Presentation on theme: "Mrs. Hennings What is blood? Connective tissue- yes TISSUE! Cells suspended in plasma matrix."— Presentation transcript:
What is blood? Connective tissue- yes TISSUE! Cells suspended in plasma matrix
Where are blood cells made? In children, the marrow of most of the bones produces blood. But in adults, only the marrow of certain bones -- the spine, ribs, pelvis, and some others -- continues to make blood. Bone marrow that actively produces blood cells is called red marrow, and bone marrow that no longer produces blood cells is called yellow marrow.
What kind of life span? The different kinds of blood cells have different "life spans" -- red blood cells last about 120 days in the bloodstream; platelets about 10 days; and the various kinds of white blood cells can last anywhere from days to years.
Blood Components: "Blood Count" – % of Each Component
Blood Components: Cells Erythrocytes Red Blood Cells (RBC) O 2 & CO 2 transport White Blood Cells (WBC) Immune defense Phagocytosis Platelets: clotting Liquid part- plasma
Plasma Inorganic salts – dissolved ions called the “blood electrolytes” Plasma is 90% water Some ions buffer the blood to maintain a normal pH of Salts are important in keeping the correct osmotic balance of blood There are other plasma proteins that play important roles.
Plasma proteins are important! Immunoglobulins= antibodies- fight viruses and other foreign agents that invade Lipid Escort proteins Clotting factors- help form plug when bleed The term “serum” refers to blood after the clotting factors have been removed.
Erthyrocytes Red Blood Cells Most numerous Main function is oxygen transport Structure related to function- AGAIN! Small disks that are biconcave Shape increases surface area Mature RBC do not have NUCLEI! Is this true in all animals? This leaves more space for hemoglobin Made in bone marrow Recycled in spleen
The red blood cells here are normal, happy RBC's. They have a zone of central pallor about 1/3 the size of the RBC. The RBC's demonstrate minimal variation in size (anisocytosis) and shape (poikilocytosis). A few small fuzzy blue platelets are seen. In the center of the field are a band neutrophil on the left and a segmented neutrophil on the right.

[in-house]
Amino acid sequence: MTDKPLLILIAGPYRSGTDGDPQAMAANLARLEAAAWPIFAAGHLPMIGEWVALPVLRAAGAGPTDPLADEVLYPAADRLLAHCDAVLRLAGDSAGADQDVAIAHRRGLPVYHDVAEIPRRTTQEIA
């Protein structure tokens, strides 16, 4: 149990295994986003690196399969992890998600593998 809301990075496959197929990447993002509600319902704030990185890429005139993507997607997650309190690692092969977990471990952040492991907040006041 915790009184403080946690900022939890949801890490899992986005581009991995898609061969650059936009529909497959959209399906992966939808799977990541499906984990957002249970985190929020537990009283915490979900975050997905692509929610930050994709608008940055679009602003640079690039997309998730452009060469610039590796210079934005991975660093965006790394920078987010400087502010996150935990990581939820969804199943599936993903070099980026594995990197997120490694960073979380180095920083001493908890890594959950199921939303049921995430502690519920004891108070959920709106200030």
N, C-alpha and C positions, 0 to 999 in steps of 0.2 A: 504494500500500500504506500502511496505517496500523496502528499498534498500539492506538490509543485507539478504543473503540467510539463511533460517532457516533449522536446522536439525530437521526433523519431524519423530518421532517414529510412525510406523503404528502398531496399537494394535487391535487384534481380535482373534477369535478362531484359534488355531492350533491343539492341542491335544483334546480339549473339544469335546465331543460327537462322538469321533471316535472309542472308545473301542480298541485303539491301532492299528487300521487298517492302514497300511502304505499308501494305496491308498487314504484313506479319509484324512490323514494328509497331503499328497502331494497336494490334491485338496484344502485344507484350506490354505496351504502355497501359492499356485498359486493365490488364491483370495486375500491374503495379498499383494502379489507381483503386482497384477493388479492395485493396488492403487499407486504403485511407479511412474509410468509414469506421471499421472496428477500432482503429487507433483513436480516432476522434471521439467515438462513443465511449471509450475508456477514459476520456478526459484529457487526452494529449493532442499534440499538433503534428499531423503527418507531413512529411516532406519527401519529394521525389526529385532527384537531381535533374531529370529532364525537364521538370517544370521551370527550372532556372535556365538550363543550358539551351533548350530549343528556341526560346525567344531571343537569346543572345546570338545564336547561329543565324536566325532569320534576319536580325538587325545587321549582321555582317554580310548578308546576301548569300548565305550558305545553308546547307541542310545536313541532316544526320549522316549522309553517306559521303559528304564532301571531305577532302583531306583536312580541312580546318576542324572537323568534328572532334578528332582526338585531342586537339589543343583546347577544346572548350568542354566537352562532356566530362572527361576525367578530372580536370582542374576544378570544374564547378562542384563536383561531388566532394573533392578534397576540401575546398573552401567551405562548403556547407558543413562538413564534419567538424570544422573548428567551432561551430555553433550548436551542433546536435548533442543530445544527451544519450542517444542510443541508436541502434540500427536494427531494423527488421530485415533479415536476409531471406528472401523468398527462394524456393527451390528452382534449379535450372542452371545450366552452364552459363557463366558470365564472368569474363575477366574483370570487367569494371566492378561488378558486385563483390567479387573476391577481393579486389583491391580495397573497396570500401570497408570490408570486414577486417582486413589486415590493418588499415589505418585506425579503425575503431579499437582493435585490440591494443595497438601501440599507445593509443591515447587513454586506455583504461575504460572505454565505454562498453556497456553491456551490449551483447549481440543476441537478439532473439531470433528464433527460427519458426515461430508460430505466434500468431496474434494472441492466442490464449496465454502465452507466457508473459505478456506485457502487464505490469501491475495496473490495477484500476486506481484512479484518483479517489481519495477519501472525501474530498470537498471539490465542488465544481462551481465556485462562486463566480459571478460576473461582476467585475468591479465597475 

Each hemoglobin can bind between 1-4 molecules of oxygen. If holding 4- then it is said to be fully saturated
Iron Metabolism: Key to Hemoglobin O 2 Transport Figure 16-8: Iron metabolism
Some Diseases of RBCs and O 2 Transport
Remember Sickle Cell? Can you see the Sickle shaped cell? What kinds of problems Does this cause? Why is this disorder Highly prevalent in African Americans?
White Blood cells Major job to fight infection Leukocytes 5 major kinds- (yes you need to know them all! ) 1. Basophil 2. Neutrophil 3. Eosinophil 4. Lymphocyte- B cells and T cells 5. Monocyte
Normal WBC: 4,500 to 10,000 cells/mcL
There is a basophil in the center of the field which has a lobed nucleus and numerous coarse, dark blue granules in the cytoplasm. They are infrequent in a normal peripheral blood smear, and their significance is uncertain. A band neutrophil is seen on the left, and a large, activated lymphocyte on the right. This is a basophil.
Normal Neutrophil: Electron Micrograph
In the center of the field is an eosinophil with a bilobed nucleus and numerous reddish granules in the cytoplasm. Just underneath it is a small lymphocyte. Eosinophils can increase with allergic reactions and with parasitic infestations Eosinophil- bilobed nucleus and red granules
A normal mature lymphocyte is seen on the left compared to a segmented PMN on the right. An RBC is seen to be about 2/3 the size of a normal lymphocyte
Here is a monocyte. It is slightly larger than a lymphocyte and has a folded nucleus. Monocytes can migrate out of the bloodstream and become tissue macrophages under the influence of cytokines. Note the many small smudgy blue platelets between the RBC's. Monocyte Platelet
Blood Components: Platelets Thrombocytes Coagulate, form plug, prevent blood loss Formed by fragmentation from megakaryoctyes
Overview of Hemostasis: Clot Formation & Vessel Repair
Hemostasis: Vasoconstriction & Plug Formation
Blood clotting Powerful evolutionary adaptation emergency repair prevents excessive blood loss Cascade reaction Prothrombin FibrinogenFibrin Thrombin fibrin protein fibers build clot platelets seal the hole chemical emergency signals
Stem Cells Multipotent Stem Cells These cells are in the red marrow of bones What is the difference between Multipotent and Totipotent Stem Cells?
Hematopoiesis: Blood Cell Formation
Out with the old in with the new! Multipotent- divides one daughter stays stem cell the other becomes specialized Erythrocytes, leukocytes, and platelets form new cells through stem cell division Erythrocytes live only 3-4 months Negative feedback controls erythrocyte production
Negative Feedback… Sensitive to oxygen reaching tissues Controls Erthyrocyte production If low in oxygen then kidneys make and secrete a hormone called erythropoietin ( EPO)that tells the stem cells to make more. If too much oxygen then EPO falls down. Synthetic EPO-treat anemia Athletes- inject EPO- blood doping banned